Contrary to popular belief, pasta does not make you gain weight and may even help you lose weight. However, eating pasta all the time does not necessarily do the trick, and nutritionists explain why. Alberto Pizzoli | AFP / Getty Images )
Carbohydrates are often blamed for being added to pounds, but a new study has found that the low glycemic index of pasta can actually help you lose weight ,
Researchers from St Michael's Hospital in Toronto, Canada, performed a systemic review and meta-analysis of 30 randomized control trials of people who ate pasta as the main source of carbohydrates in their diet.
The study, published on Tuesday, April 3, in British Medical Journal analyzed data from nearly 2,500 individuals
Contrary to the general understanding of carbohydrates, Pasta does not necessarily contribute to weight gain. It has a low glycemic index, which means that it causes a slight increase in blood sugar levels.
The study participants had an average consumption of 3.3 servings of cooked pasta per week, with a serving of about 0.5 cups. At an average follow-up of 1
"The study found that pasta did not contribute to weight gain or body fat gain, in fact, the analysis actually showed little weight loss, perhaps pasta can be part of a healthy diet such as a low GI diet," lead author Dr. John Sievenpiper, who is also a staff member at the Clinical Center for Nutrition and Risk Adjustment.
The researchers concluded that the weight loss effect of pasta can be generalized to other foods with low glycemic index. However, they suggest that future studies be conducted to determine if pasta has the same effect in combination with other diets.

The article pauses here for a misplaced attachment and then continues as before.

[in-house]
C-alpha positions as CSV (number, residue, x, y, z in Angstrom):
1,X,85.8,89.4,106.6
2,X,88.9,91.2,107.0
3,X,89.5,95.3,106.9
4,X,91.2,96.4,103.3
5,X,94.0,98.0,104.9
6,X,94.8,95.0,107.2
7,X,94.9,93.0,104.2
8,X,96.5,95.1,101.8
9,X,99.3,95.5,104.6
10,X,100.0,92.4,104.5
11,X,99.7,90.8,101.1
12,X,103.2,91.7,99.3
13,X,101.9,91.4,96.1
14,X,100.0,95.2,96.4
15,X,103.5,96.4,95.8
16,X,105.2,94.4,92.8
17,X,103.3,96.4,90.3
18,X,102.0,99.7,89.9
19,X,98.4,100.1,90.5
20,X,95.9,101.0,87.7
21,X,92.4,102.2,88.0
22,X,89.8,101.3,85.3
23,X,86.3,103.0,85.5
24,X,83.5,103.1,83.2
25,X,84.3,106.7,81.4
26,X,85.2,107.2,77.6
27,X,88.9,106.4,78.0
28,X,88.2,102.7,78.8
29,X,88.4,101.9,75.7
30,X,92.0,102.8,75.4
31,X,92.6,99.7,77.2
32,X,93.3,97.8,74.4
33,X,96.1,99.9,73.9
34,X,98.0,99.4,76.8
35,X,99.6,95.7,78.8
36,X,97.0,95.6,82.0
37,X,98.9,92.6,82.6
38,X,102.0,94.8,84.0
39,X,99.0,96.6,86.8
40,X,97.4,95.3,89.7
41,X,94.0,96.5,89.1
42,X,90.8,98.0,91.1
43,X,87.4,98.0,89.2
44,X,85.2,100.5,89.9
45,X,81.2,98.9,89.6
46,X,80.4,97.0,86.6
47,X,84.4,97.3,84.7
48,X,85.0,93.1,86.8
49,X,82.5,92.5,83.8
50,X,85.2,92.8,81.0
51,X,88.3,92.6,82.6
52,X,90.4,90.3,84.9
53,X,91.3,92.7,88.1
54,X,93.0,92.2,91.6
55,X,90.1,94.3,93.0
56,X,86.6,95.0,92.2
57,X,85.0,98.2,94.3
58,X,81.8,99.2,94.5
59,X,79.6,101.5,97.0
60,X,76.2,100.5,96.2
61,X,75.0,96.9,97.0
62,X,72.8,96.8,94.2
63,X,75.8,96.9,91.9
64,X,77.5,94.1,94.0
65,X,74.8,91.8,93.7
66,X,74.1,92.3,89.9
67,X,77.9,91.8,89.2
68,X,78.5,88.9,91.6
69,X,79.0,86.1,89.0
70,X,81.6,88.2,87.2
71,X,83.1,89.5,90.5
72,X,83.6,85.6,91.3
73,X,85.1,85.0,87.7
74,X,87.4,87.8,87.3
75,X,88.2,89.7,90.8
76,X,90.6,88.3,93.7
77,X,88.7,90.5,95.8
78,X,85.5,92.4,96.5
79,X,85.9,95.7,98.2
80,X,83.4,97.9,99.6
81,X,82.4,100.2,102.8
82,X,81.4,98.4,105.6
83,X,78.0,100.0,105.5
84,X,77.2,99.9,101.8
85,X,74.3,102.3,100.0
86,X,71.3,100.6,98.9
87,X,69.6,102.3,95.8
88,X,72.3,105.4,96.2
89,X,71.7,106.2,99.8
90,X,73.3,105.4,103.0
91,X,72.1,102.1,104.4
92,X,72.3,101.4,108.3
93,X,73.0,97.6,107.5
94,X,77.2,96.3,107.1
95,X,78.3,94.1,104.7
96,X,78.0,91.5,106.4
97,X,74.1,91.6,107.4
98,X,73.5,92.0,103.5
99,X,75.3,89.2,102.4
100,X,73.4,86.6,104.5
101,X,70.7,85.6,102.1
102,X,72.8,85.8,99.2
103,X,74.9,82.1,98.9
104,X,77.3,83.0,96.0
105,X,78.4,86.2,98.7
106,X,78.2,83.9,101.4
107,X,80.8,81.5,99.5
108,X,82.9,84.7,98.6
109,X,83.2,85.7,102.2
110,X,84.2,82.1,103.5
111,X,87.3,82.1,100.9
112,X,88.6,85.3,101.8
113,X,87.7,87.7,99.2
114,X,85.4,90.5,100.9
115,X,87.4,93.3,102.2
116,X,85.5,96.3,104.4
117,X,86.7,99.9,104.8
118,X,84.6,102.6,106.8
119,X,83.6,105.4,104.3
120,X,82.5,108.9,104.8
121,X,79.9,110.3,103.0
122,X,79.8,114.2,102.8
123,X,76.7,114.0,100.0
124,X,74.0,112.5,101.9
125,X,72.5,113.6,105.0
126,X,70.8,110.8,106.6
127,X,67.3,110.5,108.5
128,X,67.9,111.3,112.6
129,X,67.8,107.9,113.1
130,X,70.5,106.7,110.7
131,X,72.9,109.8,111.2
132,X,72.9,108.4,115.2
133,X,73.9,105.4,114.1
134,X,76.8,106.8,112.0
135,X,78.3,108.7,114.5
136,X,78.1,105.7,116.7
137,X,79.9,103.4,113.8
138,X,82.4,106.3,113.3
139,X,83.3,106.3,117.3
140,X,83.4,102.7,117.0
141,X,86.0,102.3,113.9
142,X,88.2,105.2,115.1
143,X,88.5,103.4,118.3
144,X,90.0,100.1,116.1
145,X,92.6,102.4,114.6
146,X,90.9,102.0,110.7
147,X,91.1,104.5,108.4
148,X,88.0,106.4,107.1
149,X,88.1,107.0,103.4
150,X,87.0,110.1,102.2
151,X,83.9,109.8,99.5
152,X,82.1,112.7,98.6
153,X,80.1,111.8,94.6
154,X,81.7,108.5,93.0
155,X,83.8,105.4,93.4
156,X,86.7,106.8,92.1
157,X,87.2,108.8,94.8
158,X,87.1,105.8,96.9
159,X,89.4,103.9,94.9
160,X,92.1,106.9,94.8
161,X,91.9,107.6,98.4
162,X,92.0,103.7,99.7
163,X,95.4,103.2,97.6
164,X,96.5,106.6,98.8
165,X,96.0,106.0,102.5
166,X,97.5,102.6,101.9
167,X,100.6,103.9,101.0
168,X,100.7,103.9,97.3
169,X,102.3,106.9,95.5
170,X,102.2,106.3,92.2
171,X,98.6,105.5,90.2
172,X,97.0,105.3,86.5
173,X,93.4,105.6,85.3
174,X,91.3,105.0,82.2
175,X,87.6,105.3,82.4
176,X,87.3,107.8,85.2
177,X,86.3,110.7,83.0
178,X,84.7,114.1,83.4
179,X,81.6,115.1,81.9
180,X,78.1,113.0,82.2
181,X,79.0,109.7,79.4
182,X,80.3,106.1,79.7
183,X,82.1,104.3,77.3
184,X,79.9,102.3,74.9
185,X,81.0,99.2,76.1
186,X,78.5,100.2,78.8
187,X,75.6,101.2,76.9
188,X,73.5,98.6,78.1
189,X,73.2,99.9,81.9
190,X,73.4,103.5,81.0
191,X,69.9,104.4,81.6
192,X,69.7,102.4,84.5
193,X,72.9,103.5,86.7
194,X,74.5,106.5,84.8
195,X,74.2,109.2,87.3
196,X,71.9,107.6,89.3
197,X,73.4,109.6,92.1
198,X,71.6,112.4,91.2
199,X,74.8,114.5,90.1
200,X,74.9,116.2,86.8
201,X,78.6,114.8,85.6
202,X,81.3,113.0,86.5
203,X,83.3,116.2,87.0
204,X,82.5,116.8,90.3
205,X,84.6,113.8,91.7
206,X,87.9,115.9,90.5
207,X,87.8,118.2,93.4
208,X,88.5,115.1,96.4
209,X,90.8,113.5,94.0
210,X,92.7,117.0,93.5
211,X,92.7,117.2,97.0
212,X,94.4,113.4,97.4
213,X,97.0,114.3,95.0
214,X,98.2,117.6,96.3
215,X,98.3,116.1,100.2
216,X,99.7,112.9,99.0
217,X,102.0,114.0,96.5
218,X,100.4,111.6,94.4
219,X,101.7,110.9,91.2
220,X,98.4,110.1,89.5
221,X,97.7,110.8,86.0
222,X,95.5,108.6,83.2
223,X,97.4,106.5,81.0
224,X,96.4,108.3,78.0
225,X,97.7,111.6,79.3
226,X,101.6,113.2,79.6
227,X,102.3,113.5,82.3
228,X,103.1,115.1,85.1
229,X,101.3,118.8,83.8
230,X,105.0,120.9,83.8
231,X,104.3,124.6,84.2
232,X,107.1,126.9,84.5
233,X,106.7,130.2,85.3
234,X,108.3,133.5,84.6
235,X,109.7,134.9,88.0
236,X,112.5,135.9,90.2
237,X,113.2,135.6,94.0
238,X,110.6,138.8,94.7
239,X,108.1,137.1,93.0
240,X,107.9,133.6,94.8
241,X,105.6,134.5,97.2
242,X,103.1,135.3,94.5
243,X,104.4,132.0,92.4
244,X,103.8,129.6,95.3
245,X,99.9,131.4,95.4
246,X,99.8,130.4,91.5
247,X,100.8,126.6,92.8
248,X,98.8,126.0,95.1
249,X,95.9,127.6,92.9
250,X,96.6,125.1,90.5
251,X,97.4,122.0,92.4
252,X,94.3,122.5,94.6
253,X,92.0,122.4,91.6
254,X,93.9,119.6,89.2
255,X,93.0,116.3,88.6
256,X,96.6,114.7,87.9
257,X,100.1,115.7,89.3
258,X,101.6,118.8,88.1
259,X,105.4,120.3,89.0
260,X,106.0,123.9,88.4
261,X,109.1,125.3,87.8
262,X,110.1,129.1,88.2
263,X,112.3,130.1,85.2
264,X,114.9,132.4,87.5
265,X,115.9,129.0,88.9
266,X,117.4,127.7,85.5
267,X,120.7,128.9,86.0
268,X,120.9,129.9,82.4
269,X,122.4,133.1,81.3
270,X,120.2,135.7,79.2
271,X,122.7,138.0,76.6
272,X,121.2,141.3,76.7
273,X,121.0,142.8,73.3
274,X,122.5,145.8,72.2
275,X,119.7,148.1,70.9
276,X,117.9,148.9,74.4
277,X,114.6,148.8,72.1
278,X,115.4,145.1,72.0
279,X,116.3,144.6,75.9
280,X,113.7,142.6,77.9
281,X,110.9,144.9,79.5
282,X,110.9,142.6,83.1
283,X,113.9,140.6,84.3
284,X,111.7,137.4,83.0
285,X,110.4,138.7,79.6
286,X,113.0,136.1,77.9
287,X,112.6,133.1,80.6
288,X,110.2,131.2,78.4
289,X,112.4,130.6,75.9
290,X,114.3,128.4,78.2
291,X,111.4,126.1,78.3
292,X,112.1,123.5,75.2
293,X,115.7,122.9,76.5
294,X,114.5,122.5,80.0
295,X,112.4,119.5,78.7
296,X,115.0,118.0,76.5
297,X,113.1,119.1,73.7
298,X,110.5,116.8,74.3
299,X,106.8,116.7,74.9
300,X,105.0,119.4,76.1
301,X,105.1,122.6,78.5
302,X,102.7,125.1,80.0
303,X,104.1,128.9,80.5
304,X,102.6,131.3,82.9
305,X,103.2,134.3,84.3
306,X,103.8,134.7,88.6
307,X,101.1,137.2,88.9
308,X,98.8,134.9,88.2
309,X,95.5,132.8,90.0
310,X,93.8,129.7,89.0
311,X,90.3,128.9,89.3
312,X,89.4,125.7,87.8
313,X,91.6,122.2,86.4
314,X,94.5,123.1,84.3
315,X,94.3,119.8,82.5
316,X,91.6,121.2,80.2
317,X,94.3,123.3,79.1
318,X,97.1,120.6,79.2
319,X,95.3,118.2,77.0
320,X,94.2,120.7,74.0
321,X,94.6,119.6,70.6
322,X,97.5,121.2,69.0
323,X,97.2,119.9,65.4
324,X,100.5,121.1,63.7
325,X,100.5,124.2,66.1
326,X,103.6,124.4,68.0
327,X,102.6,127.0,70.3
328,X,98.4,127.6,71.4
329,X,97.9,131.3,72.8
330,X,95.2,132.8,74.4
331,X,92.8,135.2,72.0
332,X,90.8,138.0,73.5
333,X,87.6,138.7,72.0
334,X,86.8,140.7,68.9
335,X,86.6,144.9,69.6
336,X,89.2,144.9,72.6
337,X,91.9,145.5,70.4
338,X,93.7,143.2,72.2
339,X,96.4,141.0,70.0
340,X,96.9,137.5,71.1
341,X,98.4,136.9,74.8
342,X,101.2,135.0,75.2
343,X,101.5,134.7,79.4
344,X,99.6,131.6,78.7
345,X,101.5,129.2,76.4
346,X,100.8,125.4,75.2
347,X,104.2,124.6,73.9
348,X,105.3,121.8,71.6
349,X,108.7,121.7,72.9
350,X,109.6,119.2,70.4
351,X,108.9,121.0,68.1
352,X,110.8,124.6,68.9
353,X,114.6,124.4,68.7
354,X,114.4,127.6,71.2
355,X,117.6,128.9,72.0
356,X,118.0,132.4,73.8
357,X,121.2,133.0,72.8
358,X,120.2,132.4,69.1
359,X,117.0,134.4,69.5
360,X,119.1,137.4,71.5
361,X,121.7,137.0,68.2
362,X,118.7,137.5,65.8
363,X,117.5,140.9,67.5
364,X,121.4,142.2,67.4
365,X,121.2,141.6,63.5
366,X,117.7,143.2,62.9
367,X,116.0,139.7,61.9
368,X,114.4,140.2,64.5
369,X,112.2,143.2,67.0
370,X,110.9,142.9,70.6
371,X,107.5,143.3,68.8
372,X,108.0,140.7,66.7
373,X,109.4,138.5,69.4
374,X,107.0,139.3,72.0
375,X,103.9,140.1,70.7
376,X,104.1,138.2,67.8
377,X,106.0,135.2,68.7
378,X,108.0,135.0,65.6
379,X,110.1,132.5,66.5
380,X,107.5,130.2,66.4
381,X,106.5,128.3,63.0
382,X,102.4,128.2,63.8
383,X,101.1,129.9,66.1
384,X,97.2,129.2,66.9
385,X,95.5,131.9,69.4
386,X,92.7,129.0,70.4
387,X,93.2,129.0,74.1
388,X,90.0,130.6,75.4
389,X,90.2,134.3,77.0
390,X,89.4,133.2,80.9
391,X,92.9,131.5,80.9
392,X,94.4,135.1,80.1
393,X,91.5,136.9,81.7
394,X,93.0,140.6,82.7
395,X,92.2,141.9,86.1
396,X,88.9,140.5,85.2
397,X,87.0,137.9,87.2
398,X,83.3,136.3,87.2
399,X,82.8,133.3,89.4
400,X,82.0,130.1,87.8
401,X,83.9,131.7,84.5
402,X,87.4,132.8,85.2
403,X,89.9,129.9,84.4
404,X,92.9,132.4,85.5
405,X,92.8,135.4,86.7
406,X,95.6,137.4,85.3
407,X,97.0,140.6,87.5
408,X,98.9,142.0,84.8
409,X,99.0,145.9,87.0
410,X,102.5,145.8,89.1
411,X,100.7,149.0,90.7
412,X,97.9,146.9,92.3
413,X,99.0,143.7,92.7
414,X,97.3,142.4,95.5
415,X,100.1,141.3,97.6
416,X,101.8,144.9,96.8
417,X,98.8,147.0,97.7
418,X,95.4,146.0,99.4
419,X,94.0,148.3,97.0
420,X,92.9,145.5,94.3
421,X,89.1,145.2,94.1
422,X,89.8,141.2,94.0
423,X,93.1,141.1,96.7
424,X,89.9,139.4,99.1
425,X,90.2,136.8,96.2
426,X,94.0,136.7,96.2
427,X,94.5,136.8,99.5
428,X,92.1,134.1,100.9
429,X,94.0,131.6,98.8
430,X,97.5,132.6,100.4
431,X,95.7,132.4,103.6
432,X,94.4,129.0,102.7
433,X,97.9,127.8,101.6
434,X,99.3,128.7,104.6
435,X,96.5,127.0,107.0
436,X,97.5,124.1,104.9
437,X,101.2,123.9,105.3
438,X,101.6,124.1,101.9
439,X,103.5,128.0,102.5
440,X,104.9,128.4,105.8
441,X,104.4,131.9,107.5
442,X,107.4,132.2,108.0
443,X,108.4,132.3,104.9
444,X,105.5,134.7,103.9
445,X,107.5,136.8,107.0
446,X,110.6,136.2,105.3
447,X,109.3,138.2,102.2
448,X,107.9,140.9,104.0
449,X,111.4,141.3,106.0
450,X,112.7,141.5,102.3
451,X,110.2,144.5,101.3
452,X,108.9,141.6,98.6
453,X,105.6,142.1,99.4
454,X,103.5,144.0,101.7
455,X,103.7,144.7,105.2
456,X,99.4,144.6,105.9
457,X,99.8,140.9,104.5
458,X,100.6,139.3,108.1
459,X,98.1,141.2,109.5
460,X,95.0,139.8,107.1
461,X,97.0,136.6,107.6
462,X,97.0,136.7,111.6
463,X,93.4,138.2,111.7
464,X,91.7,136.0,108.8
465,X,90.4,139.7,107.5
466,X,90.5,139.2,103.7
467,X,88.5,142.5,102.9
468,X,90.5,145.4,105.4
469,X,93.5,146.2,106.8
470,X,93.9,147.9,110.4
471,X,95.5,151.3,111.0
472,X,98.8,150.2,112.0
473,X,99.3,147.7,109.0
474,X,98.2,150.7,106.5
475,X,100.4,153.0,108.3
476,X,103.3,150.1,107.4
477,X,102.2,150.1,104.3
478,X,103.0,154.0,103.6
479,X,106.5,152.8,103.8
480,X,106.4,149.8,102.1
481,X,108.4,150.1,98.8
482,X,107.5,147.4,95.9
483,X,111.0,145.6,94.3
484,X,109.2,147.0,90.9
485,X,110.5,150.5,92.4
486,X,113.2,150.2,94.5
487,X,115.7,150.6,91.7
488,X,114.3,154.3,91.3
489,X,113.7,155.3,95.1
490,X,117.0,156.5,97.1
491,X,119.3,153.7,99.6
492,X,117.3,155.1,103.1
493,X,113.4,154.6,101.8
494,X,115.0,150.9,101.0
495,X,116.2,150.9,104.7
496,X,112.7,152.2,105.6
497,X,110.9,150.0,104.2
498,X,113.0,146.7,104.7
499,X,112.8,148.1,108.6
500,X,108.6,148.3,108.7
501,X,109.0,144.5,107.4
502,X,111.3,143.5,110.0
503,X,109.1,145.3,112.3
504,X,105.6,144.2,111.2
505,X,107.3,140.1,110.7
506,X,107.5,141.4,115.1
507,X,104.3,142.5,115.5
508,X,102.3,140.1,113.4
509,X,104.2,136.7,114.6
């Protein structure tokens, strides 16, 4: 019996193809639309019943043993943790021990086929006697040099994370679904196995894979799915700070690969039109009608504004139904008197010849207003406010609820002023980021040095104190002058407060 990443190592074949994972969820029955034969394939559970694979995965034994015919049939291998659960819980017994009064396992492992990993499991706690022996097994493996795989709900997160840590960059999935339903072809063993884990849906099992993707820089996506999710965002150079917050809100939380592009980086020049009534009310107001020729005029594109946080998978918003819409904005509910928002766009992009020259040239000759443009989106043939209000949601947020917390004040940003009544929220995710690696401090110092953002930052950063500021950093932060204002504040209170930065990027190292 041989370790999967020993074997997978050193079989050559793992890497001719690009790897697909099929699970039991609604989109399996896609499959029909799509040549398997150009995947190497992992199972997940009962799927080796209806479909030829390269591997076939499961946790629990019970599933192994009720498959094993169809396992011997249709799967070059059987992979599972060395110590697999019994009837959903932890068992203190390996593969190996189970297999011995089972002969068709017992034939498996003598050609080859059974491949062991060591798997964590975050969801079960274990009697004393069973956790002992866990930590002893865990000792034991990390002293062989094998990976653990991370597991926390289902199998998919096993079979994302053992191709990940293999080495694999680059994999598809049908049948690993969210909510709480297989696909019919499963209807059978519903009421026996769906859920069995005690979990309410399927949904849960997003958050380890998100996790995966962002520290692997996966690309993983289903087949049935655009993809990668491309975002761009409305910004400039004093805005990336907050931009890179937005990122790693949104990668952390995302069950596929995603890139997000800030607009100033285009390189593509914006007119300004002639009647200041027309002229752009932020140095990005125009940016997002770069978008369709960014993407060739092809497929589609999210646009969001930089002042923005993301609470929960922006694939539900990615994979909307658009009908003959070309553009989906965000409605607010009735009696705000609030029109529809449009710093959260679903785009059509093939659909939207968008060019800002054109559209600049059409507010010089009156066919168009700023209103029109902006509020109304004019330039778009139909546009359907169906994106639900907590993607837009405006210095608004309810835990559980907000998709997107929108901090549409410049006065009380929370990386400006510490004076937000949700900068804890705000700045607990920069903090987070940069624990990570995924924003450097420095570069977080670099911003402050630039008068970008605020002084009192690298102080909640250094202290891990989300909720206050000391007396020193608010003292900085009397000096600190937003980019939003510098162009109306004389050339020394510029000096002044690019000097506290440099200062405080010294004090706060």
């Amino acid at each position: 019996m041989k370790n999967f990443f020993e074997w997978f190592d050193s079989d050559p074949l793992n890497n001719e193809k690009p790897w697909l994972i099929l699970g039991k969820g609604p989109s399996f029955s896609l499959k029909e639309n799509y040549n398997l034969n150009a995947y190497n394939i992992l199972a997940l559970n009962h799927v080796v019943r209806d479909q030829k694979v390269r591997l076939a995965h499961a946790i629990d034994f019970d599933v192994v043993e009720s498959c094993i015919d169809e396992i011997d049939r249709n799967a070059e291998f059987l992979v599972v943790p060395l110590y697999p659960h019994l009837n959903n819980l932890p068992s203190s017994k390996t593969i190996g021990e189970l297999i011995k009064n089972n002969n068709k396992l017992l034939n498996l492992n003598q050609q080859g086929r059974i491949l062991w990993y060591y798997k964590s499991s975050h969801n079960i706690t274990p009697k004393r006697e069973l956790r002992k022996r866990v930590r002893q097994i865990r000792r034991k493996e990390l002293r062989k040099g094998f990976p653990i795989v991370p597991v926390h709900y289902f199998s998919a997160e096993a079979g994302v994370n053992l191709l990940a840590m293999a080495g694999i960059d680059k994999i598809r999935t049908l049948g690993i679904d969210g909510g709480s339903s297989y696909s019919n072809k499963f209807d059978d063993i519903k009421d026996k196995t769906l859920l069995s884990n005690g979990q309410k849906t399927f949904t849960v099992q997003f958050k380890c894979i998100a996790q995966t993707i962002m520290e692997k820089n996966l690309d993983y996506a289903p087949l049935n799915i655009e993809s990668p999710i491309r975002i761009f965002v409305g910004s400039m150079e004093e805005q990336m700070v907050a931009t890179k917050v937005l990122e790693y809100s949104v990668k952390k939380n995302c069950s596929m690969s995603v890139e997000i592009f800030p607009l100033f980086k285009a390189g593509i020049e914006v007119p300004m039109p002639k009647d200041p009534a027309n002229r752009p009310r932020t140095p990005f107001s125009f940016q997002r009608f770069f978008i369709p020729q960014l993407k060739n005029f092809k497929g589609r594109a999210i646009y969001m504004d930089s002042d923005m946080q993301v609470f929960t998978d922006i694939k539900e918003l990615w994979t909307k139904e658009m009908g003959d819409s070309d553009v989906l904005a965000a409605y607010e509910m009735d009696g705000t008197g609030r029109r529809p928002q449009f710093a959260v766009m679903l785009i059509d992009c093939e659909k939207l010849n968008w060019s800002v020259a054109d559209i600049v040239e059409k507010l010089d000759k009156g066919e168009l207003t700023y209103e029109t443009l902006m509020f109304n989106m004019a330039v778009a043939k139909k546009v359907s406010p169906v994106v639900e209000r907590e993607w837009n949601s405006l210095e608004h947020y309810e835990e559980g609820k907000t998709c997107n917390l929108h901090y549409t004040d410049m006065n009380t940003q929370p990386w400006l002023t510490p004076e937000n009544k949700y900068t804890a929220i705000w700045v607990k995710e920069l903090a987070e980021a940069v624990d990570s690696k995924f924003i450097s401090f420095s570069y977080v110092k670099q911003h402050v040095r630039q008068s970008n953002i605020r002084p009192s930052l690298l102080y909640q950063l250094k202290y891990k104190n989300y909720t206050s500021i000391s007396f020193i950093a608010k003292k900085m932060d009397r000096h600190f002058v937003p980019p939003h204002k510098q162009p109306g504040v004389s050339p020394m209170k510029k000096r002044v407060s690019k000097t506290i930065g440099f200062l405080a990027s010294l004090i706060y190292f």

Low GI foods
Foods with higher glycemic index are absorbed quickly into the blood stream, which then increases the blood sugar. The American Diabetes Association recommends combining high GI with low GI foods to achieve a balanced diet.
Examples of low GI foods are whole grains, oats, rice, barley and root crops such as sweet potatoes, corn, legumes and lentils. High GI foods include white bread or bagels, rice cakes, rice pasta, macaroni and cheese. Not all fruits that are high in fiber, such as melon and pineapple, belong to the low GI category.
Although the GI value indicates the type of carbohydrate in foods, the American Diabetes Association says that it does not equal the number of servings consumed. Weight gain or loss will depend on portion size, blood sugar control and weight control.
The study was sponsored by the Canadian Institutes of Health Research. Despite the promising effects of a low GI diet, as described in Dr. Ing. Sievenpiper's paper is described, experts said that labeling foods based on their GI levels could be misleading to the public.
A publication of the International Carbohydrate Quality Consortium, published in The British Journal of Nutrition concluded that setting GI levels in food labels is meaningless for three reasons.
"[GI] has low accuracy and precision for labeling, it does not vary depending on the amount of food consumed does not meet national nutrition policies and guidelines," said lead author David Jenkins, who also chairs the ICQC holds.
The challenge, according to the researchers, is now a tool that translates the impact of GI scores into current health recommendations.
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